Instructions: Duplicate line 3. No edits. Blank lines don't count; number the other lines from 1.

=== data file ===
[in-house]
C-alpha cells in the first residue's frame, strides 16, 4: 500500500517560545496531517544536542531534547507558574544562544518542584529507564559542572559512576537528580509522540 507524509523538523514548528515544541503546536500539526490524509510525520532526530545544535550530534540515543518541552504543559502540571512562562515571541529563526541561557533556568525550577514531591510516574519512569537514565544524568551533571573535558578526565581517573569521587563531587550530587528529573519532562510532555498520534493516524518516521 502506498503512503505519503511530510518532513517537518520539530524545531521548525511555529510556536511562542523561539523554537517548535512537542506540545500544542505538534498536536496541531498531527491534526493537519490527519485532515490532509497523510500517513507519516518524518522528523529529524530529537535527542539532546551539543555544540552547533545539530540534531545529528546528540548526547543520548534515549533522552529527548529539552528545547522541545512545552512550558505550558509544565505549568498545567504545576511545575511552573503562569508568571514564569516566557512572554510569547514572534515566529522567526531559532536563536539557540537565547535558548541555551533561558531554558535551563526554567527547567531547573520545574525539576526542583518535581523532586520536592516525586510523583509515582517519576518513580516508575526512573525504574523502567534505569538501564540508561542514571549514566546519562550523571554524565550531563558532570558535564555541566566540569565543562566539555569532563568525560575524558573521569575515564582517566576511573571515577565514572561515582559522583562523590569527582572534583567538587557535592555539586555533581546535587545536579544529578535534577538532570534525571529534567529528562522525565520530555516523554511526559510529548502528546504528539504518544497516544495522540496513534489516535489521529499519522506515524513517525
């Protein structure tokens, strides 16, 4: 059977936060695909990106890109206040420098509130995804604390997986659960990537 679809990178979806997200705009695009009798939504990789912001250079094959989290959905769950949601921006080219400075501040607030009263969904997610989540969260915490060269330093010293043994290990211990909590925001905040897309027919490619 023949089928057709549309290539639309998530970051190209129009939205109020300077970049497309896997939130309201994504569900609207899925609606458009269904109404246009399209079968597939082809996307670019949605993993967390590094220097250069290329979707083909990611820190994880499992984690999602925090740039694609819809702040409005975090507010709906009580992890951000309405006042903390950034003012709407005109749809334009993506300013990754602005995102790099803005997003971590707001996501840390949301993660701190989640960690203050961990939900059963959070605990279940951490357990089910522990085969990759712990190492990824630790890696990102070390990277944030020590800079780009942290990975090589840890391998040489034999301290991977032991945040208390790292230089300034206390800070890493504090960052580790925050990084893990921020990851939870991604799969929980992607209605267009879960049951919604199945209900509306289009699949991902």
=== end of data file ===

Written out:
């Protein structure tokens, strides 16, 4: 059977936060695909990106890109206040420098509130995804604390997986659960990537 679809990178979806997200705009695009009798939504990789912001250079094959989290959905769950949601921006080219400075501040607030009263969904997610989540969260915490060269330093010293043994290990211990909590925001905040897309027919490619 023949089928057709549309290539639309998530970051190209129009939205109020300077970049497309896997939130309201994504569900609207899925609606458009269904109404246009399209079968597939082809996307670019949605993993967390590094220097250069290329979707083909990611820190994880499992984690999602925090740039694609819809702040409005975090507010709906009580992890951000309405006042903390950034003012709407005109749809334009993506300013990754602005995102790099803005997003971590707001996501840390949301993660701190989640960690203050961990939900059963959070605990279940951490357990089910522990085969990759712990190492990824630790890696990102070390990277944030020590800079780009942290990975090589840890391998040489034999301290991977032991945040208390790292230089300034206390800070890493504090960052580790925050990084893990921020990851939870991604799969929980992607209605267009879960049951919604199945209900509306289009699949991902």